[Haskell-cafe] How to design default implementations of type class
methods?
Henning Thielemann
lemming at henning-thielemann.de
Mon Nov 6 12:34:07 EST 2006
I like to hear some opinions about how to implement class method defaults.
Let's consider the following example:
I want to classify types which allow for computation of the greatest
common divisor. The greatest common divisor can be computed by Euclid's
algorithm in some cases (integers, univariate polynomials) but not in all
cases (integer matrices, multivariate polynomials). So maybe it's a good
idea to set the Euclidean algorithm as default implementation for the GCD
method. Say, I have already implemented both the normal Euclidean
algorithm as "euclid", which only emits the GCD, and the extended
Euclidean algorithm "extendedEuclid" which also determines a and b in
"gcd(x,y) = a*x + b*y" for given x and y.
Now I have two choices for implementing default methods:
1. Implement a method by calling other methods of the same class.
class (Units a) => PID a where
extendedGCD :: a -> a -> (a,a,a)
extendedGCD = extendedEuclid divMod
gcd :: a -> a -> a
gcd x y = let (g,_,_) = extendedGCD x y in g
Advantage: User must implement only few methods,
here extendedGCD, the other ones work automatically.
Disadvantage: User must know, how the default methods call each other,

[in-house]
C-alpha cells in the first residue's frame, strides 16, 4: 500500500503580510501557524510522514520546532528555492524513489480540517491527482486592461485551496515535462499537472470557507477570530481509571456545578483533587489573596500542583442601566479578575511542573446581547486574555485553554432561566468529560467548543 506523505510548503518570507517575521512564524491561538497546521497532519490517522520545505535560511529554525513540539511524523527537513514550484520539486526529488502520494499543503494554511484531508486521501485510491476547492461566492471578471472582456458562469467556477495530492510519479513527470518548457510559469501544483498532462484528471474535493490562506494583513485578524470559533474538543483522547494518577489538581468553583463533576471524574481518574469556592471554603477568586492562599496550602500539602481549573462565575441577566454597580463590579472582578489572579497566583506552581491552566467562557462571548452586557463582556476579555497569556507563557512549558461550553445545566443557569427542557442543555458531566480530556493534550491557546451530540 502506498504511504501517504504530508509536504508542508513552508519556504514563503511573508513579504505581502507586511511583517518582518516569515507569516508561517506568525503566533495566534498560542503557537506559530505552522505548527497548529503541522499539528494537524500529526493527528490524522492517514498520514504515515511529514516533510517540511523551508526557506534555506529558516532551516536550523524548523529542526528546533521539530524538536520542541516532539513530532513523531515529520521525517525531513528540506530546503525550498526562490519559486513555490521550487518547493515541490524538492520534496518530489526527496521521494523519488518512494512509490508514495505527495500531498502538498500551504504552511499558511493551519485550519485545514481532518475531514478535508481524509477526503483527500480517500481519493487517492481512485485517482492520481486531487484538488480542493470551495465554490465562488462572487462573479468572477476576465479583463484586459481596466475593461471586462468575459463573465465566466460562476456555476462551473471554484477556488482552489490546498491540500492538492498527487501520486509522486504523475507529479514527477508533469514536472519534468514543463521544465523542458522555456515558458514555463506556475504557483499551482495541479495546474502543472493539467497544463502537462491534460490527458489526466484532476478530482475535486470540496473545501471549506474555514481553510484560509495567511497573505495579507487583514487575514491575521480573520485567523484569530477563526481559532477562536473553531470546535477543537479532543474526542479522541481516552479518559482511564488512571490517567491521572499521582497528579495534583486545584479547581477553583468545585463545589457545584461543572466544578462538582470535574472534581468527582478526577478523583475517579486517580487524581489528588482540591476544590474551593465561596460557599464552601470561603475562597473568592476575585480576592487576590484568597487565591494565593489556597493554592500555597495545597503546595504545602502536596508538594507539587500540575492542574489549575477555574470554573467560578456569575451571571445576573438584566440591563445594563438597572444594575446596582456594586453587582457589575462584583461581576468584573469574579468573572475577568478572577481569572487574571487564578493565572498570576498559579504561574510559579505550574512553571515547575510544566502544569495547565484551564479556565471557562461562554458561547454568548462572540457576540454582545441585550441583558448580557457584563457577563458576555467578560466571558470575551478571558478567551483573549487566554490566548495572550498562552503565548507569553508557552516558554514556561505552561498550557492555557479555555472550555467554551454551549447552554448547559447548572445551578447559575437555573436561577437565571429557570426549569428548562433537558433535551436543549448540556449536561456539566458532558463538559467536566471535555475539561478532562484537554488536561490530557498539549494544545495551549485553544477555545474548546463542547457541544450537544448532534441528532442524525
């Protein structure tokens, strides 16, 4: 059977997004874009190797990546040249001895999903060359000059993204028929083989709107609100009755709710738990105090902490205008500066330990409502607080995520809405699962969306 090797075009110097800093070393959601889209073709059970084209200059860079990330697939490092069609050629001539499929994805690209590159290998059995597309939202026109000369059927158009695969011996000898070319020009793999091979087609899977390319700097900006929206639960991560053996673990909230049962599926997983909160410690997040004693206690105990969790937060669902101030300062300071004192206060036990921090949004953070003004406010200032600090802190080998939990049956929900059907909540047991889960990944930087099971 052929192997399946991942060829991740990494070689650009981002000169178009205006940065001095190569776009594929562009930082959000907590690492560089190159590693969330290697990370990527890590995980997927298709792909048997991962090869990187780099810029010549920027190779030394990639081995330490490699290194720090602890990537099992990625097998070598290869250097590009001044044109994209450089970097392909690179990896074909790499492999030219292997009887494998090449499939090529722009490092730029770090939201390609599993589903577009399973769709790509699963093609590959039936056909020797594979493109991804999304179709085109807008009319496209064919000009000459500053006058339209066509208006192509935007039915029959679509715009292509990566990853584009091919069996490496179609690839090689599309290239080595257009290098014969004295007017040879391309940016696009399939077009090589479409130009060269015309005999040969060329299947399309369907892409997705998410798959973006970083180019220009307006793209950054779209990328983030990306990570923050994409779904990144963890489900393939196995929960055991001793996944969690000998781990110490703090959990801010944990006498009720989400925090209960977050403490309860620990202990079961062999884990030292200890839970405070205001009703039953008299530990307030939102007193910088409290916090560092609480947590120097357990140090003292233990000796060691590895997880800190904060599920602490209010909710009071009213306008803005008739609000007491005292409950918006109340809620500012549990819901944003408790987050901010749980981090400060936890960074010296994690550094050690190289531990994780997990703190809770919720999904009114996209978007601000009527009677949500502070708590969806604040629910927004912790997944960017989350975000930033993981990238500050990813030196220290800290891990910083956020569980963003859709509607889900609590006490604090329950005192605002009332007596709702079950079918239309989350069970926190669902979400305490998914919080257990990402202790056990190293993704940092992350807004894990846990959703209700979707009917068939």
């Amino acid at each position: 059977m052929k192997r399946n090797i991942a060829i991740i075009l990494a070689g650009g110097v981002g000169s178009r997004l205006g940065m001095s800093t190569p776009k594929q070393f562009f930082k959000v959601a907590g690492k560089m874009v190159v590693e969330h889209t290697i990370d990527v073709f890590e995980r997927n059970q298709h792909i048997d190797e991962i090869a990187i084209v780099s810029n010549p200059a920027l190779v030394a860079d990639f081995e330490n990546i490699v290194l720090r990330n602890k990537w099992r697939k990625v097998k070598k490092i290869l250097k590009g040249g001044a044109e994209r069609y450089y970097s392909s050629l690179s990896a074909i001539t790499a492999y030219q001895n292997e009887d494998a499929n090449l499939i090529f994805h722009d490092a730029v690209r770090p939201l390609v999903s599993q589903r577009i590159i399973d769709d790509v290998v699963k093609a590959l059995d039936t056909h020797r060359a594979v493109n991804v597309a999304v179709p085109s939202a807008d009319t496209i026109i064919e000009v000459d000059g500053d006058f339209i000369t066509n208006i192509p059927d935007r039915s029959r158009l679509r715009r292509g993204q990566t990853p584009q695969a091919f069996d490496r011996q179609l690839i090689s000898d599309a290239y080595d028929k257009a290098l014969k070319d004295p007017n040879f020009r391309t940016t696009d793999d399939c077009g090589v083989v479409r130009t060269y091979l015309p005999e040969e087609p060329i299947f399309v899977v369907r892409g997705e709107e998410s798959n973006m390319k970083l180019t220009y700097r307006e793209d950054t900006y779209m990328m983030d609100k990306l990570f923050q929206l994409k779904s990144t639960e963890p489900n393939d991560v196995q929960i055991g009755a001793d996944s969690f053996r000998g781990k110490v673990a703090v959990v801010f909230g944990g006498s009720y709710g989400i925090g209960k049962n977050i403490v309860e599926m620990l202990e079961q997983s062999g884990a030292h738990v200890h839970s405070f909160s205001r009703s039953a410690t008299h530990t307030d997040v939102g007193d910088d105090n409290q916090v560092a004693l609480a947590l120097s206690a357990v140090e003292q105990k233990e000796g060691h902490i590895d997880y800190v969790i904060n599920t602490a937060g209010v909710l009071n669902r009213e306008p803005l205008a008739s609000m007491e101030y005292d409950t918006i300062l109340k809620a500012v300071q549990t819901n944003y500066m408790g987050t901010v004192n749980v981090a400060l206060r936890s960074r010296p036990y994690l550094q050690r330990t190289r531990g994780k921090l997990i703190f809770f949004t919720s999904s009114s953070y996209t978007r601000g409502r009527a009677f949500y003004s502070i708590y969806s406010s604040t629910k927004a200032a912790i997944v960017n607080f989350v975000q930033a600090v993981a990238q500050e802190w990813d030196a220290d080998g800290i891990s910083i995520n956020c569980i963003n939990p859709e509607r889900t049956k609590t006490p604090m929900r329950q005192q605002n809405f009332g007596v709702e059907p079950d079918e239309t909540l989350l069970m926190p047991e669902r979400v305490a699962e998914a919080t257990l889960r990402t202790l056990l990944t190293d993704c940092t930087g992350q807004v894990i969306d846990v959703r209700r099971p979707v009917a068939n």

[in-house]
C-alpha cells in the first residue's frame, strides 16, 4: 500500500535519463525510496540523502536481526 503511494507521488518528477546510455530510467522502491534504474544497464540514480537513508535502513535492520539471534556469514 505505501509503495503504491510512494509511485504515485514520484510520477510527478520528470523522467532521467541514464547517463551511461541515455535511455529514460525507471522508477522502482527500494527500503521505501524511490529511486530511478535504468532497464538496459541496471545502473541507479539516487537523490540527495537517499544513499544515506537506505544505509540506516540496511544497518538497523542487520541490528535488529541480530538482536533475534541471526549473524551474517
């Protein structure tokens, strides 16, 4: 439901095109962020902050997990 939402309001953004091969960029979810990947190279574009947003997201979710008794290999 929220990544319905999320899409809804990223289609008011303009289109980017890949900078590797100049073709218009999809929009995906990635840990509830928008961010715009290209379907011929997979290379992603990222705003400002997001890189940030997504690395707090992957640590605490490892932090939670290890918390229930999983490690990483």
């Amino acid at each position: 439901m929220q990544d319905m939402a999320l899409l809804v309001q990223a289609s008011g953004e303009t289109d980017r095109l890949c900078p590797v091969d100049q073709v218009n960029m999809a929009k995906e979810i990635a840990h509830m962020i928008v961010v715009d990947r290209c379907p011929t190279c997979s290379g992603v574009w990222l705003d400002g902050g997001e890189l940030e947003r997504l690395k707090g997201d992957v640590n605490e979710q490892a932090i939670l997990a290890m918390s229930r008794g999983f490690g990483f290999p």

in order to not introduce cycles.
2. Implement a method by calling custom code,
preferably a public function according to
http://www.haskell.org/haskellwiki/Slim_instance_declaration
class (Units a) => PID a where
extendedGCD :: a -> a -> (a,a,a)
extendedGCD = extendedEuclid divMod
gcd :: a -> a -> a
gcd = euclid mod
Advantages/Disadvantages are negated with respect to the first item. :-)
Ok, this example class is not well chosen, because in the case of
multivariate polynomials, not only extended Euclidean algorithm fails, but
it is in many cases not possible to represent the GCD of x and y as a
linear combination of x and y.
My question is not limited to this case: I want to know, what reasons
exist pro and cons each alternative. Currently I prefer the first way,
because it reduces the work of implementing instances to the things that
are essential for the particular type. People who want specialized and
more efficient methods, must implement all methods.
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